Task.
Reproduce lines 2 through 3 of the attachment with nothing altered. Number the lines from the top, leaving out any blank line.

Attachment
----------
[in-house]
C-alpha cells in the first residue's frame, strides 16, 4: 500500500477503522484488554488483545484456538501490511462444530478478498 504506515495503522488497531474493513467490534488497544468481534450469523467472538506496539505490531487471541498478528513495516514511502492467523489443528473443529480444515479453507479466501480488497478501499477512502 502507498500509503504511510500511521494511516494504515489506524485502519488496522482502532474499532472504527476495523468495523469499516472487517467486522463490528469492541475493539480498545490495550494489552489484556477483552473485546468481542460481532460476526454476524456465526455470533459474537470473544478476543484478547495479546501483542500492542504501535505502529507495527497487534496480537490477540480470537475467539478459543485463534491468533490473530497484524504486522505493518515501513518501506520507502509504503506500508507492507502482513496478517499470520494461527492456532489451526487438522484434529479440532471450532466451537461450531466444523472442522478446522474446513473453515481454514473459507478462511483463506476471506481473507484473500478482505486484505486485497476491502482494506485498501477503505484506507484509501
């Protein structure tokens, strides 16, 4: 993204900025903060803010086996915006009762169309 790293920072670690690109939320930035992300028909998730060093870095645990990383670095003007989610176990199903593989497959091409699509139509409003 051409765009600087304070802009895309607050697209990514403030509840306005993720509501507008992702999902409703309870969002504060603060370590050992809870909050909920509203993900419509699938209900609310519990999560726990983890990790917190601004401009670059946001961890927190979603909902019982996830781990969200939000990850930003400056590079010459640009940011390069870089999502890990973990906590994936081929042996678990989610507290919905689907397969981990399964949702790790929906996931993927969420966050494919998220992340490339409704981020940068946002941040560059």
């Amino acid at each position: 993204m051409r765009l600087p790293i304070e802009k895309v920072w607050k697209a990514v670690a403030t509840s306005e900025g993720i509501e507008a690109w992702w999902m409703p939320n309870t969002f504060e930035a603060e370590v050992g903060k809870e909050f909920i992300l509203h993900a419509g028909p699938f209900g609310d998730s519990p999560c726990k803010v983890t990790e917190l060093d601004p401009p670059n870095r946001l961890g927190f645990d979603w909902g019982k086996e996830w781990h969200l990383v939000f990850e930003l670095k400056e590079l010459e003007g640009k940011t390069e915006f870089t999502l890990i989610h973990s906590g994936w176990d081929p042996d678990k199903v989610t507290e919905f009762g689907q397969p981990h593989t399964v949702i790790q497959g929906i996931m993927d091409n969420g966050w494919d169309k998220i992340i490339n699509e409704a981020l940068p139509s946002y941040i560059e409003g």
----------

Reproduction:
C-alpha cells in the first residue's frame, strides 16, 4: 500500500477503522484488554488483545484456538501490511462444530478478498 504506515495503522488497531474493513467490534488497544468481534450469523467472538506496539505490531487471541498478528513495516514511502492467523489443528473443529480444515479453507479466501480488497478501499477512502 502507498500509503504511510500511521494511516494504515489506524485502519488496522482502532474499532472504527476495523468495523469499516472487517467486522463490528469492541475493539480498545490495550494489552489484556477483552473485546468481542460481532460476526454476524456465526455470533459474537470473544478476543484478547495479546501483542500492542504501535505502529507495527497487534496480537490477540480470537475467539478459543485463534491468533490473530497484524504486522505493518515501513518501506520507502509504503506500508507492507502482513496478517499470520494461527492456532489451526487438522484434529479440532471450532466451537461450531466444523472442522478446522474446513473453515481454514473459507478462511483463506476471506481473507484473500478482505486484505486485497476491502482494506485498501477503505484506507484509501
């Protein structure tokens, strides 16, 4: 993204900025903060803010086996915006009762169309 790293920072670690690109939320930035992300028909998730060093870095645990990383670095003007989610176990199903593989497959091409699509139509409003 051409765009600087304070802009895309607050697209990514403030509840306005993720509501507008992702999902409703309870969002504060603060370590050992809870909050909920509203993900419509699938209900609310519990999560726990983890990790917190601004401009670059946001961890927190979603909902019982996830781990969200939000990850930003400056590079010459640009940011390069870089999502890990973990906590994936081929042996678990989610507290919905689907397969981990399964949702790790929906996931993927969420966050494919998220992340490339409704981020940068946002941040560059």